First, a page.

From this week, all public hearings of select committees are being live-streamed to Parliament’s own website instead of on Facebook, a move welcomed by advocates of open government.
Shifting away from the use of the social media platform for hosting select committee live-streams was something recommended in submissions to Parliament’s regular Standing Orders review last term. While still a work in progress in terms of its functionality, the move is a first step in bringing together Parliament’s select committee and House-sitting content into the same place.
Each select committee already has its own page on Parliament’s website with information on membership and schedules among other things, and now it will also feature the latest live streamed video of public hearings. It’s a small breakthrough in the bid to make Parliament more accessible to the public, as Parliament’s Digital Lead, Winnie Nadi, explained.
“We want to make it as accessible as possible for people and as enjoyable for people to search for things and be able to filter and really understand what’s happening,” she said.
“Some of the features in the beginning will be quite basic as we test the live-streaming and make sure that it works. As we move in the next few months, we’ll have some filtering and searchable content, and it will be a lot more similar to what you can do with the House sitting stuff on our on-demand platform.”
The way Scottish and Welsh parliaments host their select committee content has provided useful models to learn from.
“We have had a lot of conversations with Scotland, with Wales, late at night, just talking about how they use their videos. We’ve noticed that we have more features in some things, and less in other things. So we’re going to continue to talk to them so that we can grab all of the good features and make sure New Zealanders have that,” Nadi said.
Committees and public interest
Select committees do much of the work in terms of applying scrutiny to government actions. So the team that facilitates the committees’ activities places much importance on the ability of the public to see and hear the work of select committees and engage with their representatives in committees.
“Often what we've experienced is that members of the public are interested in issues - they're not necessarily interested in the activity of a particular select committee. Committees tend to have lots of different issues in front of them across the portfolios that are set for them in the Standing Orders. So on one day you might be interested in something that happens to be in front of Finance & Expenditure, on another day you might be interested in an issue that's in front of the Environment committee. As a member of the public you might not necessarily know that, nor really should you have to know that in order to view the material that you're interested in,” said Clerk Assistant James Picker.
Content on select committees’ current homepages on Facebook will migrate to the Parliament website. Picker said it would be a sort of “one-stop shop” for information “about what select committees are doing and when they're doing it, where they'll be, what business they've been referred by the house and if you want to watch them for hearings of evidence and their live streams that's where you can go”.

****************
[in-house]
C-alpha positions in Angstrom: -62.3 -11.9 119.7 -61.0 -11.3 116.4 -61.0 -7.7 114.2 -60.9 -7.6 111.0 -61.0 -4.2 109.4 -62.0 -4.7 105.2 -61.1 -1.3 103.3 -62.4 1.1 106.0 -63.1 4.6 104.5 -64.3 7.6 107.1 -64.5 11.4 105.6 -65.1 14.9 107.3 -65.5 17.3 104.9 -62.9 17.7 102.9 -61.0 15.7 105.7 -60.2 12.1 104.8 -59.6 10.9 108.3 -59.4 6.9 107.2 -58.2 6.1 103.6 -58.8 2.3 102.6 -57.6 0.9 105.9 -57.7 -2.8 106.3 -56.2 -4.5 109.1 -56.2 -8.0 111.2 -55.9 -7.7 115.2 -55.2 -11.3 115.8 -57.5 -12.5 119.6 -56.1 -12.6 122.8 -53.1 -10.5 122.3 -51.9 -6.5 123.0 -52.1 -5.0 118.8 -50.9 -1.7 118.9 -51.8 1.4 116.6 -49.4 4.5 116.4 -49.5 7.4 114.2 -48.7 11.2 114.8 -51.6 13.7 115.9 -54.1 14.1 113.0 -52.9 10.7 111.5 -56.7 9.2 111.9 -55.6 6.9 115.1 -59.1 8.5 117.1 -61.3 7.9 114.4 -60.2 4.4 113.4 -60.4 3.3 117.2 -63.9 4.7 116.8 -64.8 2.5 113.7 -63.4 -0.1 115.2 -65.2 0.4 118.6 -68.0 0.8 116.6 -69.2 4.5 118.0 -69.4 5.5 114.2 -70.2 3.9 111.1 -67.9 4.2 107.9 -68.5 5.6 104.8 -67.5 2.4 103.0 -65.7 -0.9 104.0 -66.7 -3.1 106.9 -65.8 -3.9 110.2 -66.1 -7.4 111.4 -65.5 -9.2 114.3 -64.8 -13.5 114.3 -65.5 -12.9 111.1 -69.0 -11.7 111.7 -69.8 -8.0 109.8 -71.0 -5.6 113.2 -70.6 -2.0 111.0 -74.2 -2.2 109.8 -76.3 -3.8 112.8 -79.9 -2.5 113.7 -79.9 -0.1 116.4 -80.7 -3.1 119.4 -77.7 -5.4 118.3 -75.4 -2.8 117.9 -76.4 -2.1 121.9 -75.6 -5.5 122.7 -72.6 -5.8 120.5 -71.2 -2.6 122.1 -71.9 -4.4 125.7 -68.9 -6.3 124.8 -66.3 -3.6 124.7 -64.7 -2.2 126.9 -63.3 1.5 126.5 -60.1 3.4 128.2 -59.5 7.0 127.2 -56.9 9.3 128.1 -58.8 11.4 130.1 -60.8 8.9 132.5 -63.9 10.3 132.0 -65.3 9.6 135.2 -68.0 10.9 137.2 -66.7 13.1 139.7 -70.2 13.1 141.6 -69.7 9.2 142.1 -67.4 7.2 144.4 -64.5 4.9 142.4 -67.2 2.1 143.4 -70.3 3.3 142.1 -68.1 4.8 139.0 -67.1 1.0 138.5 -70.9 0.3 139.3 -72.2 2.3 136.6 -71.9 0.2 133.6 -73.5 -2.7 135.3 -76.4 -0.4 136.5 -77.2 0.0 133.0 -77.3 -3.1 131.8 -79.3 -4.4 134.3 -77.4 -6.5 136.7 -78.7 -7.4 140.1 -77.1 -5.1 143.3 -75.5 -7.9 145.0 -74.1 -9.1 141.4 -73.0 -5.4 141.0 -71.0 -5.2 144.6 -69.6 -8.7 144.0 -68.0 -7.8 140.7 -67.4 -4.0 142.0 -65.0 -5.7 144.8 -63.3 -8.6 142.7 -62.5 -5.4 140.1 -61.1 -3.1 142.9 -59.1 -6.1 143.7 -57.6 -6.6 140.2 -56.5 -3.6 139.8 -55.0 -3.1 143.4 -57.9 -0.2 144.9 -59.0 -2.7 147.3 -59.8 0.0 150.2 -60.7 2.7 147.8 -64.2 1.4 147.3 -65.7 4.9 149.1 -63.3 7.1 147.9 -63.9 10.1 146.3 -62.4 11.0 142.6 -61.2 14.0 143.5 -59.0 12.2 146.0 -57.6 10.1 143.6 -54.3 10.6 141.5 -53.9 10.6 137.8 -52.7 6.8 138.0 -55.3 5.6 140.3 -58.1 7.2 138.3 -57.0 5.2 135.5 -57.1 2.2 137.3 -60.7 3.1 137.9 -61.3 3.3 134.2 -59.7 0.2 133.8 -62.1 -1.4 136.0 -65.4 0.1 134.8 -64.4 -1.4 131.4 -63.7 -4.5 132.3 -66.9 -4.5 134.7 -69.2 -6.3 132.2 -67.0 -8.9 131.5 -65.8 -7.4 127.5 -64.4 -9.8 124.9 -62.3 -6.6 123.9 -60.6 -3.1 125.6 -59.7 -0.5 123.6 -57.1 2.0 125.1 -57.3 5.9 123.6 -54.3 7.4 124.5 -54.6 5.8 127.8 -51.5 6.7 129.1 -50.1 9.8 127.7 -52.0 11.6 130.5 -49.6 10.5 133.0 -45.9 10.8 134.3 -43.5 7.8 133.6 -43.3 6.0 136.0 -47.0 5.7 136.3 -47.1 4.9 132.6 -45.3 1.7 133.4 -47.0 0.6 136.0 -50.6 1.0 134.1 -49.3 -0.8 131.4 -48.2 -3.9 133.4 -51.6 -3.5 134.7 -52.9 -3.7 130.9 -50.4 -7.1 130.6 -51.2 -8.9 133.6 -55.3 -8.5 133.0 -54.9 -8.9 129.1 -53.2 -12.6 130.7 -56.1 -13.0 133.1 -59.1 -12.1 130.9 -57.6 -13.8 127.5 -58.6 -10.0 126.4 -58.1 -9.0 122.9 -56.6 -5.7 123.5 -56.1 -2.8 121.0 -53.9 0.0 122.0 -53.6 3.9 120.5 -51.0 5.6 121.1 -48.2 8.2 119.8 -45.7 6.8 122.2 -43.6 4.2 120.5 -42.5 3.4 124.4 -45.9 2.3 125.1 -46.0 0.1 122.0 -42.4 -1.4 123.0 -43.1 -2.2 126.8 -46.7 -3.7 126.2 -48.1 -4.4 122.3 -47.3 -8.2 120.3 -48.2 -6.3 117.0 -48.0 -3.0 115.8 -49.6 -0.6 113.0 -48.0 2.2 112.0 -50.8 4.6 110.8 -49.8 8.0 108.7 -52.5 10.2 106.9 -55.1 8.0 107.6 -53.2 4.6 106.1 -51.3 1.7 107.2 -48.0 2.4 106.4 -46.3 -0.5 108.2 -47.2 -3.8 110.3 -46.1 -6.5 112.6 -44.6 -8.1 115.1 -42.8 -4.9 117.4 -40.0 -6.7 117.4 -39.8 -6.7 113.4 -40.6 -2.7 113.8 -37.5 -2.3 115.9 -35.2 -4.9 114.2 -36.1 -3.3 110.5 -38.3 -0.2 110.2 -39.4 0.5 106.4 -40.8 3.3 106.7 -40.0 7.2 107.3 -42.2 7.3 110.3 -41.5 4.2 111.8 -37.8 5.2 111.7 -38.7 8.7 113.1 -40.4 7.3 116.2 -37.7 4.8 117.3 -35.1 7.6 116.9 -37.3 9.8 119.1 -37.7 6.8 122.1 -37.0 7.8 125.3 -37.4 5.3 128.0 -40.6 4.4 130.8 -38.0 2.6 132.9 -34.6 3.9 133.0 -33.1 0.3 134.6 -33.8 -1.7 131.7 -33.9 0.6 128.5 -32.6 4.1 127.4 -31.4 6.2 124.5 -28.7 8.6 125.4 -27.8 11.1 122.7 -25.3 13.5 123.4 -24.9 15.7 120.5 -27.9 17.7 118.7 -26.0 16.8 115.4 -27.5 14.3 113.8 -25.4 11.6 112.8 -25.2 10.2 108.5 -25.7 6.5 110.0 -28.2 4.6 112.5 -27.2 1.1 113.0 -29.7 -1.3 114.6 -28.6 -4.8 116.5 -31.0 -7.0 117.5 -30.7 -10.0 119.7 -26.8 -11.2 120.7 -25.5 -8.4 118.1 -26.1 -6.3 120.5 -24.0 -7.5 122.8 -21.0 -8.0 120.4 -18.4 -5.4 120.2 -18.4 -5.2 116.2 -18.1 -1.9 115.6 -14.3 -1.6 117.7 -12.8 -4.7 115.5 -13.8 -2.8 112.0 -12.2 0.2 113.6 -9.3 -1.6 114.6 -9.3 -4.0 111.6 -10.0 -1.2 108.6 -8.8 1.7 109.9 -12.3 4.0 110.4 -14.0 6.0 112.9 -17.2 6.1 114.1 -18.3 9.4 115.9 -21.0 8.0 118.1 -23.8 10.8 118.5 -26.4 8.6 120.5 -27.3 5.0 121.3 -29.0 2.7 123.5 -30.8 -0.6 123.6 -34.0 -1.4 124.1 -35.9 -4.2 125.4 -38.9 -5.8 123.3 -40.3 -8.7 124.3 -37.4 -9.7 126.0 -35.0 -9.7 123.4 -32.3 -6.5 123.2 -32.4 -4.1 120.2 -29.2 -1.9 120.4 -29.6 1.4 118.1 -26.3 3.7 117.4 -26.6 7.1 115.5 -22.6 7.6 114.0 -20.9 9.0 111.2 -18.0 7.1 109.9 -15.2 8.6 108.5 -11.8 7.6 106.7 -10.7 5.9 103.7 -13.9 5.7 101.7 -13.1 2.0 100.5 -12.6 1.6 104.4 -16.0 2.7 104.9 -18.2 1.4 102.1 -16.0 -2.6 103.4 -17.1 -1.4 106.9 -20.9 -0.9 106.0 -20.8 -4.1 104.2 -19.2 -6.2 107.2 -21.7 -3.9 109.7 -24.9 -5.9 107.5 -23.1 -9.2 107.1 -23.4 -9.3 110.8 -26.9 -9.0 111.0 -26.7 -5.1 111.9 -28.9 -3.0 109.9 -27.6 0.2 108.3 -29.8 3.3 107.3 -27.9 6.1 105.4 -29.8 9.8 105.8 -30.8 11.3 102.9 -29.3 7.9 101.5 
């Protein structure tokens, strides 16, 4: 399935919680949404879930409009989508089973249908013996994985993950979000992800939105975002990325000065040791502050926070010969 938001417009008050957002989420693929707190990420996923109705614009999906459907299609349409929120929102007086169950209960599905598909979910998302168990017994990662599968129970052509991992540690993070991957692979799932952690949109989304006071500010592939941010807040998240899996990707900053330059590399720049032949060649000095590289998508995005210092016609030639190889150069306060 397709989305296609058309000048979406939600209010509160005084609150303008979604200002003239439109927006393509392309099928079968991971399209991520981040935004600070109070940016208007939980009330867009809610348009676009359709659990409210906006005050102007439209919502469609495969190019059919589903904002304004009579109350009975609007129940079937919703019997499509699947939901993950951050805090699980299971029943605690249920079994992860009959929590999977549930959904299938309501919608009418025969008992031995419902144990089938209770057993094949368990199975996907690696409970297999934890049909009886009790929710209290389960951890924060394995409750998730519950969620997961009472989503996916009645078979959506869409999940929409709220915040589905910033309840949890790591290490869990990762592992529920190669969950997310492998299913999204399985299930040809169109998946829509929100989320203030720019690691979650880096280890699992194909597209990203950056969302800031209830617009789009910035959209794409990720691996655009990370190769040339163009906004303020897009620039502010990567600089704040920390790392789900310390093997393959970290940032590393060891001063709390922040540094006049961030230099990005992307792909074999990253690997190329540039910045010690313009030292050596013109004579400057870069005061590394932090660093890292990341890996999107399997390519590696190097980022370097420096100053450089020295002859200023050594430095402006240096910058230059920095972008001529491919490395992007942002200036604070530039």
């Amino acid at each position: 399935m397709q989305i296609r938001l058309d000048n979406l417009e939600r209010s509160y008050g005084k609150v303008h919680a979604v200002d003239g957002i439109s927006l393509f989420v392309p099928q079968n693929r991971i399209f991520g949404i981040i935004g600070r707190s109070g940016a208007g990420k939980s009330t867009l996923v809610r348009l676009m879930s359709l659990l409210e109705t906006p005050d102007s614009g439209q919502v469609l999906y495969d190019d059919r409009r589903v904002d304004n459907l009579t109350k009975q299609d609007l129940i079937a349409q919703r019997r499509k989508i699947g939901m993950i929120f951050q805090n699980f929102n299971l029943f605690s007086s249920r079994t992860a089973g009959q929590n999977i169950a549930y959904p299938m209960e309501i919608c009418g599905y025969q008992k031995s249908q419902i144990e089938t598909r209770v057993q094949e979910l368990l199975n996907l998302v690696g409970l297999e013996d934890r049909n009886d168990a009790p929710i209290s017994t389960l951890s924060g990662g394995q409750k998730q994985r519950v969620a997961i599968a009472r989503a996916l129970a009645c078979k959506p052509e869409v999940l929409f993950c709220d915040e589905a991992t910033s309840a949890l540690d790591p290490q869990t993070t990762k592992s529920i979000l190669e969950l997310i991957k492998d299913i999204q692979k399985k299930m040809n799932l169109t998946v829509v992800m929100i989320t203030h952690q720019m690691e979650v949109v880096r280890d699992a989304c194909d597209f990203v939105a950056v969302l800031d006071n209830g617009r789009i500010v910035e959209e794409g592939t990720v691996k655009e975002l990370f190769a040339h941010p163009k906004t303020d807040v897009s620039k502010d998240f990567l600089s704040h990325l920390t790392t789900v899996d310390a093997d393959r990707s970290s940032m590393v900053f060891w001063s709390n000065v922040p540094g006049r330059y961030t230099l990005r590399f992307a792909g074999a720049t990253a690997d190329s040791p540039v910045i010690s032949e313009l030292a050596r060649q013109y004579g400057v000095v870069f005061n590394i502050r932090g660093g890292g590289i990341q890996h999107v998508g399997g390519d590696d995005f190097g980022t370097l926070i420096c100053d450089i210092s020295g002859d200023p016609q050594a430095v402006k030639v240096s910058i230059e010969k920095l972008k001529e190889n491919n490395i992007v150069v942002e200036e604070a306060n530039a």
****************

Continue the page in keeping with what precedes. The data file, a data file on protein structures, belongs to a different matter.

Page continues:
“The search function across the website will support you to be able to find if you're interested in a particular subject then you'll be able to find the legislation that relates to it, you'll be able to find the Hansard for the (legislation) reading debates, the online video for those debates, the content from select committees, the evidence that they've heard in written form and obviously also the videos. The website will be able to support you to find all the material that's related to that particular issue.”
Facebook not for everyone
A move away from the use of the social media platform for hosting select committee live-streams was something recommended in submissions to Parliament’s regular Standing Orders review last year. Andrew Ecclestone, the Deputy chair of the New Zealand Council for Civil Liberties, said the Council had been concerned for some time about use of Facebook by government and parliament.
“There's been multiple reports of how Facebook collects personal data, how it uses that personal data and importantly how other people get access to that data in ways that are not just about advertising a new pair of shoes to you but also used for political marketing,” Ecclestone said.
“It is a platform that many people choose to avoid and yet if you wanted to watch a video of a previous select committee hearing you had to go through to the Facebook site which of course is immediately placing cookies on your computer in order to try and track you but is also begging you to sign up and create an account if you don't already have one."
“It's very good that they've shifted off using Facebook for their platform. They're now using a platform called Vimeo instead (what's used for hosting video of Parliament debates and Question Time among other business in the chamber). Vimeo is a little like YouTube but it's not bound up with so much advertising,” he noted, adding however that the Vimeo platform was limited in searchability.
Ecclestone said the Welsh model was something New Zealand could benefit from emulating.
"The Welsh Assembly not only publishes in a very well organised manner - the agenda and the papers for each select committee meeting - but they also with the video platform break it up into chunks for individual submitters, individual witnesses before the committee and it's linked to a comprehensive Hansard record which in Wales is produced bilingually."